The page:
Coercing Coercion: State Abuses of the Restraining Order Process

Posted on March 13, 2013


I was emailed yesterday by a humbly polite man whose family was under threat of eviction from their state-subsidized living quarters if his wife refused to swear out a restraining order against him. He admits to a criminal past but says he’s engaged in no recent conduct that would warrant this invasive action. Nevertheless his inaccessibility to legal representation and his family’s being in dire financial straits make his wife’s “choice” inevitable: either he lives in a refrigerator box on the streets or he shares one with his wife and children.

Browsing the Internet brings up similar accounts of coercion by government agents (of a process that is itself inherently coercive: “Do what we say or live in a cage”):

coercion, restraining order, restraining orders

coercion, restraining order, restraining orders, CPS

And these stories are echoed by others that have led visitors to this blog over the past year.

So unregulated and debauched is the restraining order process that even agents of the state abuse it without worry of censure or reprisal. Its manipulation has become standard operating procedure and is both systemic and systematic. There are even secret passwords to cue judges as to how they should rule on restraining order applications: “Just say you’re ‘in fear of immediate danger’”—wink, wink.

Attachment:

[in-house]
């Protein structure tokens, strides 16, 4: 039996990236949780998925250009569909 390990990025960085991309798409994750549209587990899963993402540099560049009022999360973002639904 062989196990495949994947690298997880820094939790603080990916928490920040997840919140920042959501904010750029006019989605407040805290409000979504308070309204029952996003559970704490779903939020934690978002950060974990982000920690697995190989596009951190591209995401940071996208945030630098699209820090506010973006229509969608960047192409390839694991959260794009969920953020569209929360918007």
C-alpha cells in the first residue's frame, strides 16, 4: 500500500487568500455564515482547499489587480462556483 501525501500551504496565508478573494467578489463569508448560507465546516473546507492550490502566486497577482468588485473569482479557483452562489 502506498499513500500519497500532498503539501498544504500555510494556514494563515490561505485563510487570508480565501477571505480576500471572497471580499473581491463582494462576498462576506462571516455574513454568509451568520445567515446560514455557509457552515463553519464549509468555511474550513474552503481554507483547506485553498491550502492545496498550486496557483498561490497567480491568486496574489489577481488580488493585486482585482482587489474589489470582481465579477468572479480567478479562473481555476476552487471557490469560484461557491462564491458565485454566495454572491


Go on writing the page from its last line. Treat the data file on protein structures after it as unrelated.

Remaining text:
These are the cynical conspiracies of those who know they have the power and can abuse it arbitrarily. Public perception of restraining orders is that they’re indispensably vital to checking the misconduct of “bad guys.” The propagandists who maintain this duck blind—feminist advocates, for example—are often true believers who militate for even broader court discretion and laxer standards of due process, ignoring the truism that absolute power corrupts absolutely. And lawmakers and administrators yield to popular sentiment.

As for the kids who are either left fatherless or are tossed to the curb or fostered out—they don’t vote, anyway.

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